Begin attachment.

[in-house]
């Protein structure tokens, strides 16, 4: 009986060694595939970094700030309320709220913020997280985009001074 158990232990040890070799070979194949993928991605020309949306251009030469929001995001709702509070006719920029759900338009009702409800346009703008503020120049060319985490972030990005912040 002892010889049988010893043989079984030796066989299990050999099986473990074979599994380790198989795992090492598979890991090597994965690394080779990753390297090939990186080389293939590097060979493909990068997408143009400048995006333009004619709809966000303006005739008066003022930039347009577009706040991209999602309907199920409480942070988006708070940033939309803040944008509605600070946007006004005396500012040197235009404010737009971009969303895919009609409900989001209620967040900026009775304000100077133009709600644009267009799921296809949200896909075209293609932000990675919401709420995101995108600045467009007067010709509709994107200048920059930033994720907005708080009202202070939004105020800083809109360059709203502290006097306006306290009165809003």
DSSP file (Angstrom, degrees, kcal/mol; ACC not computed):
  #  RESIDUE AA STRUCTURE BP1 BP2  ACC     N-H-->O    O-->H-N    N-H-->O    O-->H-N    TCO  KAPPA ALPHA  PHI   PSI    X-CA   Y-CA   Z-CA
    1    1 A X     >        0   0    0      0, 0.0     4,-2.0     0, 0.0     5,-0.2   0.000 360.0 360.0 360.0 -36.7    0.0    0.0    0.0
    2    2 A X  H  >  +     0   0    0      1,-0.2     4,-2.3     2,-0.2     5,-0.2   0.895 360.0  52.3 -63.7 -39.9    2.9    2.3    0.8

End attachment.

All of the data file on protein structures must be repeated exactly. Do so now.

[in-house]
């Protein structure tokens, strides 16, 4: 009986060694595939970094700030309320709220913020997280985009001074 158990232990040890070799070979194949993928991605020309949306251009030469929001995001709702509070006719920029759900338009009702409800346009703008503020120049060319985490972030990005912040 002892010889049988010893043989079984030796066989299990050999099986473990074979599994380790198989795992090492598979890991090597994965690394080779990753390297090939990186080389293939590097060979493909990068997408143009400048995006333009004619709809966000303006005739008066003022930039347009577009706040991209999602309907199920409480942070988006708070940033939309803040944008509605600070946007006004005396500012040197235009404010737009971009969303895919009609409900989001209620967040900026009775304000100077133009709600644009267009799921296809949200896909075209293609932000990675919401709420995101995108600045467009007067010709509709994107200048920059930033994720907005708080009202202070939004105020800083809109360059709203502290006097306006306290009165809003």
DSSP file (Angstrom, degrees, kcal/mol; ACC not computed):
  #  RESIDUE AA STRUCTURE BP1 BP2  ACC     N-H-->O    O-->H-N    N-H-->O    O-->H-N    TCO  KAPPA ALPHA  PHI   PSI    X-CA   Y-CA   Z-CA
    1    1 A X     >        0   0    0      0, 0.0     4,-2.0     0, 0.0     5,-0.2   0.000 360.0 360.0 360.0 -36.7    0.0    0.0    0.0
    2    2 A X  H  >  +     0   0    0      1,-0.2     4,-2.3     2,-0.2     5,-0.2   0.895 360.0  52.3 -63.7 -39.9    2.9    2.3    0.8